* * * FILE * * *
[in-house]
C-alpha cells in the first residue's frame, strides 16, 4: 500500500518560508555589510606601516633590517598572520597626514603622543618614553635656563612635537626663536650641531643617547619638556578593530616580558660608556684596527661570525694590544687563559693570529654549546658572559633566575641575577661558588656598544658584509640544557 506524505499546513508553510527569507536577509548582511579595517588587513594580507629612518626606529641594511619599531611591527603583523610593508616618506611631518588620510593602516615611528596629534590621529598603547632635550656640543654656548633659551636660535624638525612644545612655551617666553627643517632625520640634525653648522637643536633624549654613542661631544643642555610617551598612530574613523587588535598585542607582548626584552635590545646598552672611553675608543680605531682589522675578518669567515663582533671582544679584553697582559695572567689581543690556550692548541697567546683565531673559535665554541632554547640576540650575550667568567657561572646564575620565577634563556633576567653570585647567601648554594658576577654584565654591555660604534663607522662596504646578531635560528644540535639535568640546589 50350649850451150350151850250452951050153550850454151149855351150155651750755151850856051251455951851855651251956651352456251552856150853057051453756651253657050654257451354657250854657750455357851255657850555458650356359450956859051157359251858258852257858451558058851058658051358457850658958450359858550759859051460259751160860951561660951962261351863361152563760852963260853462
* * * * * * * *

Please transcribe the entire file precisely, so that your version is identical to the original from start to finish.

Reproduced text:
[in-house]
C-alpha cells in the first residue's frame, strides 16, 4: 500500500518560508555589510606601516633590517598572520597626514603622543618614553635656563612635537626663536650641531643617547619638556578593530616580558660608556684596527661570525694590544687563559693570529654549546658572559633566575641575577661558588656598544658584509640544557 506524505499546513508553510527569507536577509548582511579595517588587513594580507629612518626606529641594511619599531611591527603583523610593508616618506611631518588620510593602516615611528596629534590621529598603547632635550656640543654656548633659551636660535624638525612644545612655551617666553627643517632625520640634525653648522637643536633624549654613542661631544643642555610617551598612530574613523587588535598585542607582548626584552635590545646598552672611553675608543680605531682589522675578518669567515663582533671582544679584553697582559695572567689581543690556550692548541697567546683565531673559535665554541632554547640576540650575550667568567657561572646564575620565577634563556633576567653570585647567601648554594658576577654584565654591555660604534663607522662596504646578531635560528644540535639535568640546589 50350649850451150350151850250452951050153550850454151149855351150155651750755151850856051251455951851855651251956651352456251552856150853057051453756651253657050654257451354657250854657750455357851255657850555458650356359450956859051157359251858258852257858451558058851058658051358457850658958450359858550759859051460259751160860951561660951962261351863361152563760852963260853462